- Ideas examines how the assumptions underlying far too much economic theory have produced disastrous real-world results. And Harold Meyerson writes that research is proving that skeptics of corporate-driven free trade have been right all along.
- Gary Younge writes that the rise of populist right-wing politicians can be traced largely to the failure of opponents to put forward a strong and substantive alternative. And John Harris traces the Brexit vote and U.S. election results in part to the sense that society has grown too complex to either benefit or be understood by wide swaths of people.
- Owen Jones looks to Austria as an example of how a focus on values over people helped to stop an authoritarian leader. And Michael Sandel discusses the need to provide progressive responses to citizens' real anger:
The populism ascendant today is a rebellion against establishment parties generally, but centre-left parties have suffered the greatest casualties. This is mainly their own fault. In the US, the Democratic party has embraced a technocratic liberalism more congenial to the professional classes than to the blue-collar and middle-class voters who once constituted its base. A similar predicament faces the Labour party.- Paul Krugman rightly notes that institutions and norms aren't of much value in fending off tyranny. And Alana Semuels offers some ideas to stop the trend of short-term corporate thinking.
Before they can hope to win back public support, progressive parties must rethink their mission and purpose. To do so, they should learn from the populist protest that has displaced them, not by emulating its xenophobia and strident nationalism, but by taking seriously the legitimate grievances with which these sentiments are entangled. And that means recognising that the grievances are about social esteem, not just wages and jobs.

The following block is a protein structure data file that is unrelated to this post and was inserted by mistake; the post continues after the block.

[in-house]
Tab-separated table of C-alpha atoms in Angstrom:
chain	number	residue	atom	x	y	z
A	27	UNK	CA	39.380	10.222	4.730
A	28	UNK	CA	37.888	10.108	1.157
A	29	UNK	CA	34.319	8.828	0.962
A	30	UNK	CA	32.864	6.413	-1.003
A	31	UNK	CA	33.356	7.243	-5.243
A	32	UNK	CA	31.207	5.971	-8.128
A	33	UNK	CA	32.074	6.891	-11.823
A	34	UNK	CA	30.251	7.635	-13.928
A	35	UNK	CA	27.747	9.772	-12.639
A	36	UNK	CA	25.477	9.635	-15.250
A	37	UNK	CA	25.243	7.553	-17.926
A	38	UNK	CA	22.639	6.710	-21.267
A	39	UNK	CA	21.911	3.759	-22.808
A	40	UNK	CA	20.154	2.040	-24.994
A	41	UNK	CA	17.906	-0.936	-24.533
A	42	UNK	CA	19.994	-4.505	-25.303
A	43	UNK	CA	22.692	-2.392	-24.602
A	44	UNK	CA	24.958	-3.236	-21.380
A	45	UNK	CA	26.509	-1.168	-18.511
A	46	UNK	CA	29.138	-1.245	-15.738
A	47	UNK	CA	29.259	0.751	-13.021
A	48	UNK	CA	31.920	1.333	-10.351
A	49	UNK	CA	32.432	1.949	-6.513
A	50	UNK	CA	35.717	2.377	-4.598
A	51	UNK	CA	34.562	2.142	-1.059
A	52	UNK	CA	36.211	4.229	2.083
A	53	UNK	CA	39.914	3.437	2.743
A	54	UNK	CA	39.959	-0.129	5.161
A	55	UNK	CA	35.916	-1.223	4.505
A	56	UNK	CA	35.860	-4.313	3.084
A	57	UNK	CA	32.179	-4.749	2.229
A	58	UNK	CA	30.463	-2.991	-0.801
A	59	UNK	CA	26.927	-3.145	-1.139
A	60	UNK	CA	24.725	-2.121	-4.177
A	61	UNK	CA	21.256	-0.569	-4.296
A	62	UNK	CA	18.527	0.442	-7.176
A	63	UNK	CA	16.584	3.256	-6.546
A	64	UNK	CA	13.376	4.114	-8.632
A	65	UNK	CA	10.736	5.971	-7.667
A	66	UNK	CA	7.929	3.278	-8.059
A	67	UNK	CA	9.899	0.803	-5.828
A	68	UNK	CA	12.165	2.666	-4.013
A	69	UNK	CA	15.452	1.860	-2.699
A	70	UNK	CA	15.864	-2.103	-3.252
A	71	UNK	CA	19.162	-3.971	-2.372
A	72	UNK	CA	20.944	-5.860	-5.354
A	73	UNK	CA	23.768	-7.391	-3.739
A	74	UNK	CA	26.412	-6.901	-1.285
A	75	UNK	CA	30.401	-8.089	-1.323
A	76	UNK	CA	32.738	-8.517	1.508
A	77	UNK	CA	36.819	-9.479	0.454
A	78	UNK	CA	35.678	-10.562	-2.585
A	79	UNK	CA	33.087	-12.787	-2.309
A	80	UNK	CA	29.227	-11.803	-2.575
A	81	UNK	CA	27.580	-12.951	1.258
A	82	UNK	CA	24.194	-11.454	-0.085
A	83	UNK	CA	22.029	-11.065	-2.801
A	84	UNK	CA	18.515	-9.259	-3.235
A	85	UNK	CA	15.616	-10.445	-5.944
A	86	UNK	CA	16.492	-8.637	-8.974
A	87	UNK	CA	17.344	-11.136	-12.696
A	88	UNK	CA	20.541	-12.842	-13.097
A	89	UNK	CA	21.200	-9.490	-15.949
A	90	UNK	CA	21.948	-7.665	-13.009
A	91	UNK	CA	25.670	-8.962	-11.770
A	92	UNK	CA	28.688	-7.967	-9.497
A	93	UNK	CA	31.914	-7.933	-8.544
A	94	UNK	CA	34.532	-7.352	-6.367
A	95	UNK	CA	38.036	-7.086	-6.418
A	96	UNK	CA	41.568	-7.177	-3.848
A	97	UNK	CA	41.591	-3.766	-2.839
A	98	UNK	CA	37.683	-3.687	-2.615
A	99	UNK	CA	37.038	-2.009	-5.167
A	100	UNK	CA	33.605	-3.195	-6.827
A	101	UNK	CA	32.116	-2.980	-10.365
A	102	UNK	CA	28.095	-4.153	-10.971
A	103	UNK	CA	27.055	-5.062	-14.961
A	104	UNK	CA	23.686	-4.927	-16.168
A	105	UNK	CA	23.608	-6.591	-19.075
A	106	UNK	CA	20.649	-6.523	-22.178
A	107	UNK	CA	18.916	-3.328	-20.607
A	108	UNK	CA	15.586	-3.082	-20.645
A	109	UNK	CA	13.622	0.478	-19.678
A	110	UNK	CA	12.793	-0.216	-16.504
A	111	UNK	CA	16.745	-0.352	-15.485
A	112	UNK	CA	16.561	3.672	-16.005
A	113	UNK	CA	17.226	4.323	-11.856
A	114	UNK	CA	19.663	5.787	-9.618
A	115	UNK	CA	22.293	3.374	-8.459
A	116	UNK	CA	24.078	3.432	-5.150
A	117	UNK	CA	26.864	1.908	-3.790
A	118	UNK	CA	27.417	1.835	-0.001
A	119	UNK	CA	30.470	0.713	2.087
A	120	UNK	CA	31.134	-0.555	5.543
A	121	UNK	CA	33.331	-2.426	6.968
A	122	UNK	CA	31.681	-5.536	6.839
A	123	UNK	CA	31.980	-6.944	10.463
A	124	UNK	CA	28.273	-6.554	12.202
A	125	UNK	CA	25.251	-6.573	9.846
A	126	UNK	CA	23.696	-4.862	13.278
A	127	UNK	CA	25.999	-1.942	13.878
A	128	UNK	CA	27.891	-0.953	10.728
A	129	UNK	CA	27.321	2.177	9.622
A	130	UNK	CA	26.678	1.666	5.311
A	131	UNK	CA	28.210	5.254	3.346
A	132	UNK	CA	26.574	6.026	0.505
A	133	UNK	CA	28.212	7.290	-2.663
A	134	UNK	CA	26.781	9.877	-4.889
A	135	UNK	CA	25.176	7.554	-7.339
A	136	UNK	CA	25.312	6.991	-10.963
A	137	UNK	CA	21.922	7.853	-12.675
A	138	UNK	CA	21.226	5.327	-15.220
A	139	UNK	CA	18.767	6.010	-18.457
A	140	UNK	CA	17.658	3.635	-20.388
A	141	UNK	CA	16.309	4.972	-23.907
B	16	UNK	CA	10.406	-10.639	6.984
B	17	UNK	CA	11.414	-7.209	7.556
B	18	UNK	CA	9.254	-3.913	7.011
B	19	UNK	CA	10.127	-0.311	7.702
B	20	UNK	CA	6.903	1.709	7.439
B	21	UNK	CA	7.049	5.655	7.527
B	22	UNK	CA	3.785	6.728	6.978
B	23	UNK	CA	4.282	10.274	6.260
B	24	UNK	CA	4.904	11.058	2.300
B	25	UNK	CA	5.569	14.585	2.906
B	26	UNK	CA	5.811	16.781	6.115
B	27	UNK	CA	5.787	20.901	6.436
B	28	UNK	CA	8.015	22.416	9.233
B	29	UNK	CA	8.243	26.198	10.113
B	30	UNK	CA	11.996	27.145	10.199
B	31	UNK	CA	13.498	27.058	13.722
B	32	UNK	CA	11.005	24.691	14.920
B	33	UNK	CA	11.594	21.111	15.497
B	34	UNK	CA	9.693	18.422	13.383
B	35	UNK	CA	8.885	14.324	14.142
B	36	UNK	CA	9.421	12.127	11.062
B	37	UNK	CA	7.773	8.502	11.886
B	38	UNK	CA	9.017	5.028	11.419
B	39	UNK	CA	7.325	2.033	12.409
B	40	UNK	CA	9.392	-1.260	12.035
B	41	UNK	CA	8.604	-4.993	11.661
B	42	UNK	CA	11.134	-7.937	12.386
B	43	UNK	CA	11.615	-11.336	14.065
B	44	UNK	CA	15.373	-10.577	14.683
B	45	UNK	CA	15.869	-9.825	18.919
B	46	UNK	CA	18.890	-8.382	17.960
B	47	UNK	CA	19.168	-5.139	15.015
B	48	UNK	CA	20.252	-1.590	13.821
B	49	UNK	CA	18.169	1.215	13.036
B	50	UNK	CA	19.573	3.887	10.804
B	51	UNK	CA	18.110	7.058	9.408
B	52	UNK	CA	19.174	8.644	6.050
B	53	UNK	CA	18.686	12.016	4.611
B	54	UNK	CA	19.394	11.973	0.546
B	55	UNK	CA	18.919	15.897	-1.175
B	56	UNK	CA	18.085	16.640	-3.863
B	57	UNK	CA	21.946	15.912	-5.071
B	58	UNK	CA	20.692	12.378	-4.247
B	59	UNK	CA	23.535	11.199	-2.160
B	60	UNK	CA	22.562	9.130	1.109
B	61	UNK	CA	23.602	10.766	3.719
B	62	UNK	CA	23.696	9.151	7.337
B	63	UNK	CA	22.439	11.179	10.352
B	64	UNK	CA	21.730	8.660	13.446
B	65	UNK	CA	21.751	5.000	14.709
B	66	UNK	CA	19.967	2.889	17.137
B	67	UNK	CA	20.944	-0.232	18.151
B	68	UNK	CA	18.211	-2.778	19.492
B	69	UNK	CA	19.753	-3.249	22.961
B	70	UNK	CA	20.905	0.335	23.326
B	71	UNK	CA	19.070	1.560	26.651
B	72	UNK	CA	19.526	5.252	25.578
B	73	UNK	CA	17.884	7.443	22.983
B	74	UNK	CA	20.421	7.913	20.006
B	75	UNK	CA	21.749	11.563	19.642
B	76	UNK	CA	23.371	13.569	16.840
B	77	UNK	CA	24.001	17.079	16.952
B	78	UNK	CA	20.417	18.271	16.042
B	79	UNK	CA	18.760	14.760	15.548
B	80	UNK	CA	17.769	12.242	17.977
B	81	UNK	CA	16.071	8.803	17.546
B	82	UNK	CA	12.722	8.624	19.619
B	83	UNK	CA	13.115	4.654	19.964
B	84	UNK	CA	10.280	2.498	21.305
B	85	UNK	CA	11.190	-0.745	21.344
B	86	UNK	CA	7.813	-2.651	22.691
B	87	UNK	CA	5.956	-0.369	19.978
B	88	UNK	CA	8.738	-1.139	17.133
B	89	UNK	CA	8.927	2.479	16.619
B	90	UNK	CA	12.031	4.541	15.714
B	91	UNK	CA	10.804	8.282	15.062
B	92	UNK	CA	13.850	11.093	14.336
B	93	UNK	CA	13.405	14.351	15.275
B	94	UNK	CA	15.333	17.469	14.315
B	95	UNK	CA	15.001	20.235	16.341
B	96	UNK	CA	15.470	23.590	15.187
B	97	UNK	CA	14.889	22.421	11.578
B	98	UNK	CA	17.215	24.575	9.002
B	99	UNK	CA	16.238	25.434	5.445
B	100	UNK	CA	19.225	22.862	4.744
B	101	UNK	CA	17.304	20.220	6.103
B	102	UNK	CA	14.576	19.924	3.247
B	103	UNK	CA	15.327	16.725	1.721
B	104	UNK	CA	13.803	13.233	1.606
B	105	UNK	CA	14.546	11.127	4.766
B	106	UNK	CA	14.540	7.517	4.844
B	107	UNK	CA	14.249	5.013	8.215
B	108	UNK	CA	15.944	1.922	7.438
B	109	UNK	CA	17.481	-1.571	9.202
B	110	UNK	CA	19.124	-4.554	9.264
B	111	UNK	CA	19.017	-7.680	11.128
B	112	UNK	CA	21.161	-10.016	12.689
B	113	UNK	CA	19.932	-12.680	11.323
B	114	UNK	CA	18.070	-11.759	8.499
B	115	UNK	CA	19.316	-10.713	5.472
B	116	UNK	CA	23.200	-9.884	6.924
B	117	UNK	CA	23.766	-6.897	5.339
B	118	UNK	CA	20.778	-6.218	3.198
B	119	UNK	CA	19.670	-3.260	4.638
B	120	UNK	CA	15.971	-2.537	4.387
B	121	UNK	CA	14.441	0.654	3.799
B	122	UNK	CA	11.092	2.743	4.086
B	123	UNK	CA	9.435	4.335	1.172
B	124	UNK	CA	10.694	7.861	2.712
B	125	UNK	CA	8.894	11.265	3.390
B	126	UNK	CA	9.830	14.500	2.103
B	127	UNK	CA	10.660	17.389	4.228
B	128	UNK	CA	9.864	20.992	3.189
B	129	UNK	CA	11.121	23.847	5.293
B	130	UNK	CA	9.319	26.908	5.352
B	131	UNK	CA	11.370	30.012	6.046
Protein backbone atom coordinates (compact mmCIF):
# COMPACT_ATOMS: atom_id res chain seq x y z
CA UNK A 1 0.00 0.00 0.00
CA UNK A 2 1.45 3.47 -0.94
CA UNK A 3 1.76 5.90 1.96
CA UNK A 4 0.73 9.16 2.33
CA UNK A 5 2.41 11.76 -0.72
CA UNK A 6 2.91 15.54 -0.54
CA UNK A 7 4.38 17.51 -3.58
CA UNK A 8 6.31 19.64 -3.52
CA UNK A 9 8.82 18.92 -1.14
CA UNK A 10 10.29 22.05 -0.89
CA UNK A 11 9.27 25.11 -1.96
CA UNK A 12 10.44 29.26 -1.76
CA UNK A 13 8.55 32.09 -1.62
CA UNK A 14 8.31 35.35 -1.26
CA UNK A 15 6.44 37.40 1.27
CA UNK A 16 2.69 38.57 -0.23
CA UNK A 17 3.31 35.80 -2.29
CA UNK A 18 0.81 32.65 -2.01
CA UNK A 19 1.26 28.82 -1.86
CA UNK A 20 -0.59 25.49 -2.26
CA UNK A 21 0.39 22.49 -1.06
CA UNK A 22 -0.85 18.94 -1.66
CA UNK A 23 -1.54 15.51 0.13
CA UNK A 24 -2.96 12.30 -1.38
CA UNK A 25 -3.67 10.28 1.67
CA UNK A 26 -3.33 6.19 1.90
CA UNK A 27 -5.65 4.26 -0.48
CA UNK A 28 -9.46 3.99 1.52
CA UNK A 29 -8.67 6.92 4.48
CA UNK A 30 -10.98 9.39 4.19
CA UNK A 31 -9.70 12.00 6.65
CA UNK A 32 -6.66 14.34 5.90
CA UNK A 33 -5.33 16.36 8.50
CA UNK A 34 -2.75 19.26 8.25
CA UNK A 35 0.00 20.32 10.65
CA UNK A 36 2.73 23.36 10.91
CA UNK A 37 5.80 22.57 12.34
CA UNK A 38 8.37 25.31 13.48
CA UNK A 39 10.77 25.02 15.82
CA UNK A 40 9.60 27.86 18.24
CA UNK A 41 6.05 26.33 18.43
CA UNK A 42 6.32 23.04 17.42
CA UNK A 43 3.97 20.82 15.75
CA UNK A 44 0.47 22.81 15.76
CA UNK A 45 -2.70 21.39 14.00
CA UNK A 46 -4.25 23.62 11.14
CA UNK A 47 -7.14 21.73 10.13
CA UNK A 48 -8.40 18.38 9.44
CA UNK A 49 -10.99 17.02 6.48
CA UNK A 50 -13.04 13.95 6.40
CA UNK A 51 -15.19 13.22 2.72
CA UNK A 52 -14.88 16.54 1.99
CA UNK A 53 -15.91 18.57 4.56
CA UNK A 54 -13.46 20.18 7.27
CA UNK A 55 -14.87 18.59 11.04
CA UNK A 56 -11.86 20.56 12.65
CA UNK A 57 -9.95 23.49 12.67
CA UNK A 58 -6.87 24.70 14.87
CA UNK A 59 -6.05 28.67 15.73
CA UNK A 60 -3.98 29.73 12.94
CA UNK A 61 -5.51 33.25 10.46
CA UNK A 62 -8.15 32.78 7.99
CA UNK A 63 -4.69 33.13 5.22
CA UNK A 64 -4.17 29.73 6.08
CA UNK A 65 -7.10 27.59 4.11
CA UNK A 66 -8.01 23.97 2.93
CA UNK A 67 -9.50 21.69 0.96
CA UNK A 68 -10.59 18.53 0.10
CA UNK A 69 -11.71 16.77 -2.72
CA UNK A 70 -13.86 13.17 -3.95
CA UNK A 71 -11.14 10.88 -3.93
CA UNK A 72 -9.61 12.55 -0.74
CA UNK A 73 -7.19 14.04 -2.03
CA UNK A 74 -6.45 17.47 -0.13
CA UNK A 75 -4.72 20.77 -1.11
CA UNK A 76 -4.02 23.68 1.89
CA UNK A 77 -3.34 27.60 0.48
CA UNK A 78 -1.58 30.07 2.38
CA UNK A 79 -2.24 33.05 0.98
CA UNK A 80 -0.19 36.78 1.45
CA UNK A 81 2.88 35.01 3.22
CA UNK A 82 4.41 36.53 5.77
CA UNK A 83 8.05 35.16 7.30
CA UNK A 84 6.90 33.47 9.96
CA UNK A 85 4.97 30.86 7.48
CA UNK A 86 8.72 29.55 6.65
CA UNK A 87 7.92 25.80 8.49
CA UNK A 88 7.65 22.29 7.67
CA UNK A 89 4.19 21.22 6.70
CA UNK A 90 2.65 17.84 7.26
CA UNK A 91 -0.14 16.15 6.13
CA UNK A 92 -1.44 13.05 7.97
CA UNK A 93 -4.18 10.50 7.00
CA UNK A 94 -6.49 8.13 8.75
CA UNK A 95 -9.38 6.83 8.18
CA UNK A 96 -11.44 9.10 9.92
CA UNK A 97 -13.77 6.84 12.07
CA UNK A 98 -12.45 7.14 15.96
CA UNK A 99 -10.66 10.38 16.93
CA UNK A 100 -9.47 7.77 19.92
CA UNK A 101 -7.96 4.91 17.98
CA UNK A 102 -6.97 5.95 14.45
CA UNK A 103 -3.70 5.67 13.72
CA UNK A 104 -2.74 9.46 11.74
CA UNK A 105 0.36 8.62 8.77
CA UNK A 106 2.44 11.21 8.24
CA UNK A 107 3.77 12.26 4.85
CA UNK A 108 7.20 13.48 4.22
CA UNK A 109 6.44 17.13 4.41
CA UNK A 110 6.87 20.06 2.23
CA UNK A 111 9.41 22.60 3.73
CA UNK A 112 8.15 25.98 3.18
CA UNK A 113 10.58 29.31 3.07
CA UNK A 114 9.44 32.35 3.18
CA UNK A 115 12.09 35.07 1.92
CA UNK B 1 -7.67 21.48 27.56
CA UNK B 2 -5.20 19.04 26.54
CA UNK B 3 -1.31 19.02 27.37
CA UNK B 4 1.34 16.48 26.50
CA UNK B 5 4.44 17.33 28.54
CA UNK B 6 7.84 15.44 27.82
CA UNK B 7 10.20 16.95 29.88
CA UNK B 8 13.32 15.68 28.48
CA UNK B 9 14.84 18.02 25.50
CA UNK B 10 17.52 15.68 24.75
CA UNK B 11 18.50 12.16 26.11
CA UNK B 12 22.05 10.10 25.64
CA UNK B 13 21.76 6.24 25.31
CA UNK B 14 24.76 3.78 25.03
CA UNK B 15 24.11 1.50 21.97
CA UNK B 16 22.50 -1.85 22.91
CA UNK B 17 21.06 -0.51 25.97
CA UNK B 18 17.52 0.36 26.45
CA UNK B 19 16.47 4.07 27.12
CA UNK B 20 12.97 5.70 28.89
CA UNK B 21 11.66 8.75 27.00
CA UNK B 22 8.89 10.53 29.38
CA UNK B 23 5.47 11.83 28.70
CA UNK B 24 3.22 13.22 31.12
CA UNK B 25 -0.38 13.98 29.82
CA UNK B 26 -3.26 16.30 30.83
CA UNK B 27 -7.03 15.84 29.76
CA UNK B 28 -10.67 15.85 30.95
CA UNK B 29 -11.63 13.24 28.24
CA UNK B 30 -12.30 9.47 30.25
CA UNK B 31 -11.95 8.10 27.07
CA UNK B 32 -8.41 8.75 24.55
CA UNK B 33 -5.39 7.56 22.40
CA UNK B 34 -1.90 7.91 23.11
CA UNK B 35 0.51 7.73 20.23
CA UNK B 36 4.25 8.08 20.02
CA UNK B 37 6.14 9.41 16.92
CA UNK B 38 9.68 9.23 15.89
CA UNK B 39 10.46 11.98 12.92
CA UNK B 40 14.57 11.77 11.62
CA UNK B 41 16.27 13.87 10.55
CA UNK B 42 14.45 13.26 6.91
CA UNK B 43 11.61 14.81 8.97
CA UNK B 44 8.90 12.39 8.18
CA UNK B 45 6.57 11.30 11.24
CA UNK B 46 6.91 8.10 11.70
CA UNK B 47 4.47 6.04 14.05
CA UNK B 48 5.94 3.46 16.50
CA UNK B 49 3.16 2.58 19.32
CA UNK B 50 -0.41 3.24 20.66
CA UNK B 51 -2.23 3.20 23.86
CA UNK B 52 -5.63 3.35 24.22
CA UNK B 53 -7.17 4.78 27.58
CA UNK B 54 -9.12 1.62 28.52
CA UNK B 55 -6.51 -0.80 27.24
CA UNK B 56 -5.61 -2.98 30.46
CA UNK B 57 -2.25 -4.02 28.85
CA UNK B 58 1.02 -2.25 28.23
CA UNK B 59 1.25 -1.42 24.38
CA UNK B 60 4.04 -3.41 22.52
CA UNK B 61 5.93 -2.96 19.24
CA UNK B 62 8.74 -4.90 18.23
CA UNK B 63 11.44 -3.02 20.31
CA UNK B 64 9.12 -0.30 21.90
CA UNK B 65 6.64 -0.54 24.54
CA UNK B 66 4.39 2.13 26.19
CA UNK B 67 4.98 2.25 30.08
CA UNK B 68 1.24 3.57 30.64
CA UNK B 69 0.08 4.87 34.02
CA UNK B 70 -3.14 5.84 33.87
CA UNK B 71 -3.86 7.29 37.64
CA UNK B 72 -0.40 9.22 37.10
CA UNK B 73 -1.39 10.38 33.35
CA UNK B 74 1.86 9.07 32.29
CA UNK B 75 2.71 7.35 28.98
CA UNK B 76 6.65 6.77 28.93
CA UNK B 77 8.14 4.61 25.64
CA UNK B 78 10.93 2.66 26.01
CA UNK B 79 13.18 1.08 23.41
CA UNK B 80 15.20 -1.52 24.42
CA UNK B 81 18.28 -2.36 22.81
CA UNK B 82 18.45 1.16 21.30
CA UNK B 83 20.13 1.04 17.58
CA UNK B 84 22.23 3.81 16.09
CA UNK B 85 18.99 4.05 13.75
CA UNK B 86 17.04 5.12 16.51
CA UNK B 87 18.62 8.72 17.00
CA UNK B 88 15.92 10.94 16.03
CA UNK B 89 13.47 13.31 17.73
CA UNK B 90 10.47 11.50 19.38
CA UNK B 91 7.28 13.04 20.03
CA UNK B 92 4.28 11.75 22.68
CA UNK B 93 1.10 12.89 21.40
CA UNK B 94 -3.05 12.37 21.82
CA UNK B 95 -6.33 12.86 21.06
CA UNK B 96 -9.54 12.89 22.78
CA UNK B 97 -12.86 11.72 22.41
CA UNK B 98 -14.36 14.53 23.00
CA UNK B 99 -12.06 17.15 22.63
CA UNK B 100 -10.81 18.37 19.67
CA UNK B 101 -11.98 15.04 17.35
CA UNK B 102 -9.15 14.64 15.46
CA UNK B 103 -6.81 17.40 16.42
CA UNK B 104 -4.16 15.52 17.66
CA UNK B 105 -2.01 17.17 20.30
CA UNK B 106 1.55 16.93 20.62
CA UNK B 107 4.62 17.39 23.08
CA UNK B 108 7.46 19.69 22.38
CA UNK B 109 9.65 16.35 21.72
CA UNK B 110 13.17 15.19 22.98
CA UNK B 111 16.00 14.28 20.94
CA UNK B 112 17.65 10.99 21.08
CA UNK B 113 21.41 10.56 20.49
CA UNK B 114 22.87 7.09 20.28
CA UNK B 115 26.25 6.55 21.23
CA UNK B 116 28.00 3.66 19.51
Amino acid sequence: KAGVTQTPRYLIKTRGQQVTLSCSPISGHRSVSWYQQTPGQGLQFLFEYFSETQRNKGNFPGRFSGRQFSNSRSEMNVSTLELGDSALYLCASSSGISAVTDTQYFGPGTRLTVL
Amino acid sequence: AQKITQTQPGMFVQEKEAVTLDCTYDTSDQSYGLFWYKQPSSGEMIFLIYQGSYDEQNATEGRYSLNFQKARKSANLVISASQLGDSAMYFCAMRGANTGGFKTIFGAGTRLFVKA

Progressives should reconsider the assumption that social mobility is the answer to inequality. They should reckon directly with inequalities of wealth and power, rather than rest content with efforts to help people ascend a ladder whose rungs are growing further and further apart.
The problem runs deeper. The relentless emphasis on seeking a fair meritocracy, in which social positions reflect effort and talent, has a morally corrosive effect on the way we interpret our success (or lack thereof). The belief that the system rewards talent and hard work encourages the winners to regard their success as their own doing, a measure of their virtue – and to look down upon the less fortunate.
Those who lose out may complain that the system is rigged or be demoralised by the belief that they alone are responsible for their failure. When combined, these sentiments yield a volatile brew of anger and resentment, which Trump, though a billionaire, understands and exploits. Where Barack Obama and Hillary Clinton speak constantly of opportunity, Trump offers blunt talk of winners and losers. Democrats such as Obama and Clinton have difficulty understanding the hubris a meritocracy can generate and the harsh judgment it renders on those without a college degree. This is why one of the deepest divides in American politics today is between those with and without post-secondary education.
- Finally, Adnan Al-Daini argues that empathy is the most important value to cultivate in the new year - and offers some suggestions as to how to do so at the individual level.